How Much Improvement?

The CCM ETF Stack Rank Model shows the strongest trends on multiple timeframes (1-month to 1-year) are dominated by defensive ETFs and ETFs that benefit from lower/stable interest rates and a weaker U.S. dollar (e.g. income and foreign/emerging markets).

From a bigger-picture perspective, has the impressive V-rally in stocks flipped the trends back to a “the economy looks solid” footing? The chart below shows the intermediate/long-term trend in emerging markets relative to more defensive/income-oriented REITS (EEM vs. IYR). Notice how the present day chart has not flipped in favor of emerging markets as it did near the March 2009 low in the stock market.

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The generic moving averages (125, 150, 175, 200-day) are shown to illustrate basic concepts about trends and investor risk tolerance.

A similar “growth-oriented ETFs have not turned yet vs. defensive ETFs” can be seen using the same two periods, but this time via the technology-to-defensive-utilities ratio (XLK vs. XLU).

The intermediate-to-long-term trends may flip soon in 2019, but they have not flipped as of Wednesday, January 30, 2019. The same concepts can be seen by comparing and contrasting the two growth stocks vs. bonds (VUG vs. IEF) charts below.

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100% OPEN TO WILDLY BULLISH OUTCOMES

Our purpose here is not to make the bearish case, but rather to illustrate what we are still seeing in the hard data. Our S&P 500 trend strength model has shown some very modest improvement this week and the ETF Stack Rank is not yet screaming “everything looks great”. We will continue to take it day by day, monitoring the data with an open mind.

The S&P 500 went straight down after the December Fed meeting and now has moved straight up off the recent low. The recent push higher is now testing one of the downward-sloping trendlines covered in last week’s video (see clip). A larger version of the chart below can be found in the CCM Twitter Feed.

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Similar Breadth Thrusts

RARE THRUST LEANS BULLISH

In last week’s CCM stock market video, we noted the slope of the S&P 500’s 200-day moving average told us to keep an open mind about better than expected outcomes in the days, weeks, and months ahead. A recent development on the breadth front also falls into that bullish-open-mind category.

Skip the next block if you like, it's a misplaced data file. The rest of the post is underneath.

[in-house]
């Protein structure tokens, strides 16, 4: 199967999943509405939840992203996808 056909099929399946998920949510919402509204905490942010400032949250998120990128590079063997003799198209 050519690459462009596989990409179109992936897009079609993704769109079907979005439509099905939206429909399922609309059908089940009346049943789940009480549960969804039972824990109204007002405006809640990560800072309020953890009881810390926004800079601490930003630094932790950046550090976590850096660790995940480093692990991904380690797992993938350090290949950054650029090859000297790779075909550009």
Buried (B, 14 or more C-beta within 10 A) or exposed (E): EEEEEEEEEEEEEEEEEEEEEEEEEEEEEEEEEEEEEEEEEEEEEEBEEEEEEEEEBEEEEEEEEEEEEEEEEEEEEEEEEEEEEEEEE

A ten-day advance/decline breadth thrust was completed on January 8, 2019. Given a similar breadth thrust has only taken place twenty-five times since 1945, it is fair to say this type of thrust is very rare. It is even more rare for the thrust to take place from a weak profile with the following distinguishing characteristics:

Price was below all the generic moving averages we have been using in recent videos to illustrate basic concepts about trends.

The slopes of all the moving averages were down to flat-ish (50-day to 200-day).

The thrust occurred after a sharp vertical plunge, and thus formed a V-pattern.

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We reviewed all twenty-five previous cases and found only a handful that align well with the present-day market. The best fit appears to be the breadth thrust that occurred off the 1962 plunge low. Note in both the 2019 case above and the 1962 case below, the market was clearly in a downtrend.

Even if you take a very liberal “ish” type approach when making the comparisons, only four cases come close to checking all the boxes shown in the table below: 1962, 1971, 1982, and 2019. With liberal comparison standards, ten cases can check at least three of the four boxes: 1949, 1958, 1962 (2), 1971, 1982, 1991, 2009, 2016, and 2019.

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The source of the ten-day breadth thrust dates is Mark Minervini’s Twitter feed.

BEST MATCH: 1962

Since 1962’s breadth thrust occurred after a plunge and from a very weak technical profile, similar to 2018-2019, it might be helpful to understand what happened after the ten-day thrust that ended on July 10, 1962. Notice like 2018-2019, the thrust began below a downward-sloping 50-day moving average, shown in blue.

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As noted in recent videos, often when markets try to form a bottom from a very weak technical profile, sideways consolidation and givebacks occur. The 1962 V-thrust case was no exception. Like 2019, price cleared the blue 50-day moving average, but eventually the market took a break.